How to succeed with your initial IoT implementation

The Internet of Things (IoT) is the enabler for new types of business model that will increase the bottom line for businesses and improve the range of services they can offer. Edge computing promises near-real-time insights and facilitates localised actions that are tuned to the needs of customers. In doing so, businesses can ensure they remain competitive in a rapidly changing world. Andy Penfold, Director of Offering Management at Adlink Technology, describes how digital experimentation with the IoT leads to innovation, and he also looks at options for creating a clearer path to innovative IoT.

Though the IoT is capable of delivering success, implementing a system effectively can be difficult and costly. Typically, a fully deployed IoT system requires significant upfront investment because of the large number of sensors and network gateways that need to be installed and commissioned before services can start running. The system must not just be functional but also deliver on key metrics such as security and reliability. With such stringent demands, the success rate for early adopters has been comparatively low. A 2016 study conducted by Cisco found the success rate for an IoT project was just 26 per cent.

Research by McKinsey found pilot projects frequently went no further: just 30 per cent of those surveyed were starting to scale to enterprise-wide deployment. The pilots themselves were often lengthy endeavours. Of those organisations surveyed, 84 per cent of companies were stuck in pilot mode for more than a year. For 28 per cent, the pilot was still running after two years.

Extracting value from pilots

However, pilot projects do generate important information for the organisation. According to McKinsey, 64 per cent of the decision-makers surveyed agreed they learned even from stalled or failed IoT initiatives and those experiences have helped accelerate their organisations' subsequent investment in IoT projects. Many of those who have been successful did not try to manage the projects alone: they engaged the IoT partner ecosystem at every stage of the implementation plan. Working with partners is a key factor in IoT success but there are many other contributors.

Continued success in business requires the balancing of a number of factors, some of which can often seem contradictory. Successful organisations want to be able to keep pursuing proven strategies. But to remain competitive, they have to embrace change and innovate to maintain market-leading positions. The IoT is now seen to be a leading candidate for advancing innovation. But, as with any innovation, working with the IoT involves risk. For every innovation that results in an improvement to the bottom line there are many ideas that fail to deliver. The key is to minimise the costs of failures but learn as much as possible from them to help drive the innovation that will deliver a successful deployment.

The spirit of experimentation

The path taken by inventors, such as Thomas Edison, demonstrates how innovation often results not from one bright idea but from the exploration of many different options. There are important lessons in each of them. A failed experiment is as important as one that is successful because it demonstrates what attributes the final implementation should avoid. This spirit of experimentation and invention is required in the new generation of computer-enabled systems that will drive the IoT and IIoT forward. It keeps the cost of failure down without hiding the benefits of what failures can teach us and, in doing so, maximises the return on investment when the final system is deployed.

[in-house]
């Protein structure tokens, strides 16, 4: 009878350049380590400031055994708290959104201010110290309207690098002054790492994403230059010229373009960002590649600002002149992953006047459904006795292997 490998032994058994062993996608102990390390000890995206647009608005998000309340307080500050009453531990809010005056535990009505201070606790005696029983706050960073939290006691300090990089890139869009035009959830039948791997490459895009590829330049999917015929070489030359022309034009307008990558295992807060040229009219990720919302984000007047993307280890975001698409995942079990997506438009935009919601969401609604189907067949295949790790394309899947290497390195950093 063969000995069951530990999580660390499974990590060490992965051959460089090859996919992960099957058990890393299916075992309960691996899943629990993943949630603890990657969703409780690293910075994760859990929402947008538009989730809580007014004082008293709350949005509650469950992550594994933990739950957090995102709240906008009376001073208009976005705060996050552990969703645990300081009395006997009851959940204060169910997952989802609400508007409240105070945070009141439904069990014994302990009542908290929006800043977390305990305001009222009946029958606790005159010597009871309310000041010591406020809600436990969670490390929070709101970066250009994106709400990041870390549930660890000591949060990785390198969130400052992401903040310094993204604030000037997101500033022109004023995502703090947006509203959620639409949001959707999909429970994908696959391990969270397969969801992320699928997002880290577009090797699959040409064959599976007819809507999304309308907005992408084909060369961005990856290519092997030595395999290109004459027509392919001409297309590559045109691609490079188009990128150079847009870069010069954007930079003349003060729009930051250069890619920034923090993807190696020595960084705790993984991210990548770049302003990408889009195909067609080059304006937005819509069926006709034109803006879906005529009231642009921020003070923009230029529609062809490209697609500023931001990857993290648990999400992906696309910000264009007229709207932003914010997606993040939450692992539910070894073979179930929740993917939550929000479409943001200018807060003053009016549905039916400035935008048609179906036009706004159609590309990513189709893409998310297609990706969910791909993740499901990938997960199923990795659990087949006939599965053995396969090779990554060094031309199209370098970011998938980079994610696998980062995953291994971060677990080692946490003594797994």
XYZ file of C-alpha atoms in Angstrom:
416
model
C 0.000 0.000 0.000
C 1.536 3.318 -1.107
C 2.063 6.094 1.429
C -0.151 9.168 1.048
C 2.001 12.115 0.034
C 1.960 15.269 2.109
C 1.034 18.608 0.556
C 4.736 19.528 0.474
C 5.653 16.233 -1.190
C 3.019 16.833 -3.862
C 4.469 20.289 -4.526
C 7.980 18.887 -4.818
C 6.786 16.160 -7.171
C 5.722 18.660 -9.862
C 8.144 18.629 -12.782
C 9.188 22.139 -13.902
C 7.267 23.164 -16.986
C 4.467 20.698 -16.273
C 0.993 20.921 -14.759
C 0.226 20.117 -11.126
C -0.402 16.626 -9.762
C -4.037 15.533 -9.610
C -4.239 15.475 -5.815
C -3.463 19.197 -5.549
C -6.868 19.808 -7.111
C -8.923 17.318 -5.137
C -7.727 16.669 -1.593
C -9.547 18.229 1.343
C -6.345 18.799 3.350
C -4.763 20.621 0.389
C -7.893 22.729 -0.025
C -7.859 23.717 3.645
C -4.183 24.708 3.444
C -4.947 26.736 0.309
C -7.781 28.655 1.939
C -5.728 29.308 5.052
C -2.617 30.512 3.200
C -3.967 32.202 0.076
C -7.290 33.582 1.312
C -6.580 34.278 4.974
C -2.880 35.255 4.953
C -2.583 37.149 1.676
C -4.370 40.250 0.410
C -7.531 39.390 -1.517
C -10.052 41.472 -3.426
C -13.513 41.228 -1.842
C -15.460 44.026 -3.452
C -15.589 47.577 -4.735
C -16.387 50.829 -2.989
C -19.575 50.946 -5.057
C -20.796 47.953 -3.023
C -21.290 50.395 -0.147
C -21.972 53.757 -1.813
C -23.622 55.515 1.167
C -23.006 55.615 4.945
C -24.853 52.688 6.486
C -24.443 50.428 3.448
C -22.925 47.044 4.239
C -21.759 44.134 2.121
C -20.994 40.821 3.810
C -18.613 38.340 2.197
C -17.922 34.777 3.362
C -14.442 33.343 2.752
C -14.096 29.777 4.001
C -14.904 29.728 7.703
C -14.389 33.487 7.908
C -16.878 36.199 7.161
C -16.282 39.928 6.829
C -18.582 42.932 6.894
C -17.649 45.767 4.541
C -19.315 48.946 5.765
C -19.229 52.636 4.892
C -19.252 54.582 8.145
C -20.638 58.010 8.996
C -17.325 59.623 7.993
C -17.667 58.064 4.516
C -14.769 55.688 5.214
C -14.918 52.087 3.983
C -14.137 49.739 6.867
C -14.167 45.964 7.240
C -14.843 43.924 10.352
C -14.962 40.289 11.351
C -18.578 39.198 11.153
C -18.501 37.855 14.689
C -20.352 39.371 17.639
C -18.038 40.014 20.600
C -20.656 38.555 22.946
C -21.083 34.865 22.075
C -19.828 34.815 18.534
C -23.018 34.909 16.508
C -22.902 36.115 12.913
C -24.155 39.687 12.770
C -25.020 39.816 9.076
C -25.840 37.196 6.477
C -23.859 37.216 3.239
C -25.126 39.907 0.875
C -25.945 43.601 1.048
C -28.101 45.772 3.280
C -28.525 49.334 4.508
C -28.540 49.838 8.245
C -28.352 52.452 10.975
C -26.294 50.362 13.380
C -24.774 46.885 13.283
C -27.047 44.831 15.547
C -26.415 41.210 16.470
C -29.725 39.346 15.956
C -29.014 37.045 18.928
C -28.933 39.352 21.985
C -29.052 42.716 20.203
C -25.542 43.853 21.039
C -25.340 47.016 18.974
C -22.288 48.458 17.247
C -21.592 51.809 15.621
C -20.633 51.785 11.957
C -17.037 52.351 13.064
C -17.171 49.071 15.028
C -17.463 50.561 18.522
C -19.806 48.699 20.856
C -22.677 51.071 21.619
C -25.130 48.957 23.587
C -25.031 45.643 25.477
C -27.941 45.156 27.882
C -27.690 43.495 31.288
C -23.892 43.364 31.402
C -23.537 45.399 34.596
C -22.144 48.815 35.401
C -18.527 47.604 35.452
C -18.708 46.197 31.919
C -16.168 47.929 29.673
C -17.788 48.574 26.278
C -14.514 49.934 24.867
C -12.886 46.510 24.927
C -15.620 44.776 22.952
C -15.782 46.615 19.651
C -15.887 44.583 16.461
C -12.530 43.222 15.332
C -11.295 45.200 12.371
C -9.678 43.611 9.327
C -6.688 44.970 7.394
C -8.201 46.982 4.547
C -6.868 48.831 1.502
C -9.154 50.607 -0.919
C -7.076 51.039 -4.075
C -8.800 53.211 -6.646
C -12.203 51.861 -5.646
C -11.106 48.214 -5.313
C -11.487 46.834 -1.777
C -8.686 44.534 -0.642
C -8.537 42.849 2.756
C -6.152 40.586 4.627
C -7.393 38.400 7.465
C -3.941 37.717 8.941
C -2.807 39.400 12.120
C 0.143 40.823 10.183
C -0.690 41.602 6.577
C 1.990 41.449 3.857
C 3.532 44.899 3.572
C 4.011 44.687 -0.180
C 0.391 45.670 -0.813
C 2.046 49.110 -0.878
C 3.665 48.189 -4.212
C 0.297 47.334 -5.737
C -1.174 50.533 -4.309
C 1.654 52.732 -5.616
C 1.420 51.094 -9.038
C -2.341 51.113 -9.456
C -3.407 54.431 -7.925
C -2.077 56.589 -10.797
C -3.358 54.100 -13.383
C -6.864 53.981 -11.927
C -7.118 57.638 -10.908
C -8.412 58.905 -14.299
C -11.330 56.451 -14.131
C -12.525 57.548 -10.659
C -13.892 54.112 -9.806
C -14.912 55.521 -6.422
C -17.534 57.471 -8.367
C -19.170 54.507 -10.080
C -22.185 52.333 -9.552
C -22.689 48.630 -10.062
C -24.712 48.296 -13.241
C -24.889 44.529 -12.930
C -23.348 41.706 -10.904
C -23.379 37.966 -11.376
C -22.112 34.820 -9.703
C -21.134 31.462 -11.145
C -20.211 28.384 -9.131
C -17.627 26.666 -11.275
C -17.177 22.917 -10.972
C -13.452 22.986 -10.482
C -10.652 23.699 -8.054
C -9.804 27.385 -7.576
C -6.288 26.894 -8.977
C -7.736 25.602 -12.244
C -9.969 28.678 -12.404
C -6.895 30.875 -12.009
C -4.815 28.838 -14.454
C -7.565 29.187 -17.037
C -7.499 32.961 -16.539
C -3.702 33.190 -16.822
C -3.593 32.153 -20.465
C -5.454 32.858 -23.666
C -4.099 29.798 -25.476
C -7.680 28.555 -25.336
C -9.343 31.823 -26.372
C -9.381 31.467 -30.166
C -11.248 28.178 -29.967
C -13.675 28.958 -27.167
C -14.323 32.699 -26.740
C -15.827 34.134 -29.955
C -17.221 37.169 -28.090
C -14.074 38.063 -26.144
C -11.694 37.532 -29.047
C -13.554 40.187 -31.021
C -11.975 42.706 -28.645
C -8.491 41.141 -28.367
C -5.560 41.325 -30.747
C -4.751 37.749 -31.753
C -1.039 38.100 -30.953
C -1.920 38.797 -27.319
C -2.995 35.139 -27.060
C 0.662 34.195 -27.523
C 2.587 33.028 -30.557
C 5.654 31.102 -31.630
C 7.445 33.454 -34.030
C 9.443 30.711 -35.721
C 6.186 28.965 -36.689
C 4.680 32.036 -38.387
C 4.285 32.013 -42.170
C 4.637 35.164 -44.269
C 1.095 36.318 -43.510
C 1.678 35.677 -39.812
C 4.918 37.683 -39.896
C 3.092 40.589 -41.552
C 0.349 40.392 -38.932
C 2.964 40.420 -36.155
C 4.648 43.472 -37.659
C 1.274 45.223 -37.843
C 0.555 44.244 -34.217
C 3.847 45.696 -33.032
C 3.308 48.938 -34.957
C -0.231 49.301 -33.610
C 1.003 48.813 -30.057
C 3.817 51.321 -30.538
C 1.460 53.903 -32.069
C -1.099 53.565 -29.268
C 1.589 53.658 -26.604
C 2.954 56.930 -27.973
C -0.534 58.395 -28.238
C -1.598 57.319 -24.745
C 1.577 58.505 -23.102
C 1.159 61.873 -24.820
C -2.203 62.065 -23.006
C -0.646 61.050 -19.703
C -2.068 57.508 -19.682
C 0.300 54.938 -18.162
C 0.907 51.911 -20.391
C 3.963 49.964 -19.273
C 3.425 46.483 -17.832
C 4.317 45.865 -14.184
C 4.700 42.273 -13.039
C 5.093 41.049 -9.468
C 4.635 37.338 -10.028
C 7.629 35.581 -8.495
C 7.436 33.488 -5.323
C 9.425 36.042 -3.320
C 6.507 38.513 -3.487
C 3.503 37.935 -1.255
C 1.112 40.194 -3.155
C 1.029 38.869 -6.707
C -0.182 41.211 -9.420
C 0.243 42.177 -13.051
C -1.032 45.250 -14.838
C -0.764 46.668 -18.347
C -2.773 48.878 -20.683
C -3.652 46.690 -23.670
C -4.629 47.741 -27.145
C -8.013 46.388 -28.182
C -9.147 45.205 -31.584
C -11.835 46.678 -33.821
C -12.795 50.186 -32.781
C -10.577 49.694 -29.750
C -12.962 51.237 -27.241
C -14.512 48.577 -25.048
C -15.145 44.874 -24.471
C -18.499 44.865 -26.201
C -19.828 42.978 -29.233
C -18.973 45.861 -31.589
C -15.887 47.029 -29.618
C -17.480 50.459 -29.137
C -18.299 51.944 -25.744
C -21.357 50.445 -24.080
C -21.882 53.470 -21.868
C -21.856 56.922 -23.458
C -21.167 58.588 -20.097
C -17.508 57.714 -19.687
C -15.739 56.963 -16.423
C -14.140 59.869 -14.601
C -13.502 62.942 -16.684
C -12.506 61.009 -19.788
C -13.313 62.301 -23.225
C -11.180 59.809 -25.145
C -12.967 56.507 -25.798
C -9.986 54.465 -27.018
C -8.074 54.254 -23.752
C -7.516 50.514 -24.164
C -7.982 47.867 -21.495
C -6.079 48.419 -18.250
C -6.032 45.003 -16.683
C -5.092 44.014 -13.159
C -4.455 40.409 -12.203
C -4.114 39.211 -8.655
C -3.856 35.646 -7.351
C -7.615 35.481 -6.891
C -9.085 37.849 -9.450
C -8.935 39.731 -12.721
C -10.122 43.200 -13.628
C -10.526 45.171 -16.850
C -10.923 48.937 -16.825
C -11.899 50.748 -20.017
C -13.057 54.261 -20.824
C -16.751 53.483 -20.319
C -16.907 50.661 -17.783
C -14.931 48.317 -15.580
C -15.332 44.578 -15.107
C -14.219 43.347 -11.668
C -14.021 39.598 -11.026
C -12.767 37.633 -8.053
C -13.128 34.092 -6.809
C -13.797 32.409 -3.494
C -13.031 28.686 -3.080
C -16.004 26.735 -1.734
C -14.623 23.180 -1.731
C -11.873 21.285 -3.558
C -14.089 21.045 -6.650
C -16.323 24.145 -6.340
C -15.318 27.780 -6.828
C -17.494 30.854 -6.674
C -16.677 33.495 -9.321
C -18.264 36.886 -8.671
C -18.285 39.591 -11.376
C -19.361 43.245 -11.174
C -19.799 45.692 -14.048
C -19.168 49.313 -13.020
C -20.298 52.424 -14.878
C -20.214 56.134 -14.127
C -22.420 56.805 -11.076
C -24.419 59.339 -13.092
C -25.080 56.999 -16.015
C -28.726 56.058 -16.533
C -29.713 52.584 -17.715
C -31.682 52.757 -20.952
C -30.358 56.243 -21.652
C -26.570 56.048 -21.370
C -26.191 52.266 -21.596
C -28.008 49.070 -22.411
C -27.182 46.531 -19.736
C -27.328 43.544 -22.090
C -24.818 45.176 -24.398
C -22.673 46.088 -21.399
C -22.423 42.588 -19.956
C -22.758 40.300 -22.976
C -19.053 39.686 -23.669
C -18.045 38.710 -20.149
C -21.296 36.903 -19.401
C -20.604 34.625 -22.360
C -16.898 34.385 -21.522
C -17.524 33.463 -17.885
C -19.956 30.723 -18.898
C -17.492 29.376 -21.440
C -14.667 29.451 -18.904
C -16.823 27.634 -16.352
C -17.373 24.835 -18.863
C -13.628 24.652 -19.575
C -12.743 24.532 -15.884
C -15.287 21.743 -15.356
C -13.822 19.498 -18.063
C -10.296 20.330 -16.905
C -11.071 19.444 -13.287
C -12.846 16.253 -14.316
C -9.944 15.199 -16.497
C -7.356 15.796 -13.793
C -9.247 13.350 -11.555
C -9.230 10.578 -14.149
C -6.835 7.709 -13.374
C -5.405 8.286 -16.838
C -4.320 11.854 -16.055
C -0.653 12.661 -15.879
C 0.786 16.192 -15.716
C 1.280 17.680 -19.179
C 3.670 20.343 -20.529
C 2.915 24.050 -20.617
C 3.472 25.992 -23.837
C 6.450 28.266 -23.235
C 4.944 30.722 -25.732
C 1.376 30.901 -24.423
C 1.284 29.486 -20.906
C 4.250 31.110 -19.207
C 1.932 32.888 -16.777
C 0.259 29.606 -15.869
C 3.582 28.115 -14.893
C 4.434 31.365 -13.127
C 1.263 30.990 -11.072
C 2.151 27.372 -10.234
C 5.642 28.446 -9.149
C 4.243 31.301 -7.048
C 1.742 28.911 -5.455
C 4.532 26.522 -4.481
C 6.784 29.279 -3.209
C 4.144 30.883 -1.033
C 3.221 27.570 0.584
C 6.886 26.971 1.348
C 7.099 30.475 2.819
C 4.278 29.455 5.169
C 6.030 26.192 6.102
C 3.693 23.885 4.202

Experimentation can answer the many questions that need to be tackled before any mass IoT deployment. But how can the concept be put into practice? What is required is a readymade platform that supports experimentation through plug-and-play substitution of components both at the hardware and software level. The platform needs to offer businesses a safe space that makes it possible to get results fast, whether they are successes or failures.

Subscription services

A platform that is offered as a subscription, such as the Adlink DXS IoT Digital Experiments as-a-Service, can provide all the relevant hardware, software and services required for a variety of projects and experiments that are run simultaneously in a manner that minimises risk for the user. It understands the many different protocols and data-access technologies that can form an IoT implementation and lets users connect disparate devices and computers using their native protocols and feed into an IoT backbone. The data flows into a common stream from which back-end services can pull insights and deliver real-time knowledge to users and customers with access to the experiment.


When implemented in a manner that satisfies stakeholders and takes account of the capabilities and limitations of individual technologies, the IoT can deliver cost savings and increased business value. A divide-and-conquer strategy that uses early experimentation to let implementers gain knowledge as quickly as possible provides a way to cut out many of the obstacles to success. Small-scale experiments enabled by a service that provides a wide variety of IoT technologies and devices that are known to work together streamline the learning process. In doing so, they make it much easier for organisations to move from the whiteboard stage to full deployment and not get stuck in development hell.

Adlink Technology has published a white paper that goes into more detail about this topic. To download it go to

Adlink Technology

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68163 Mannheim

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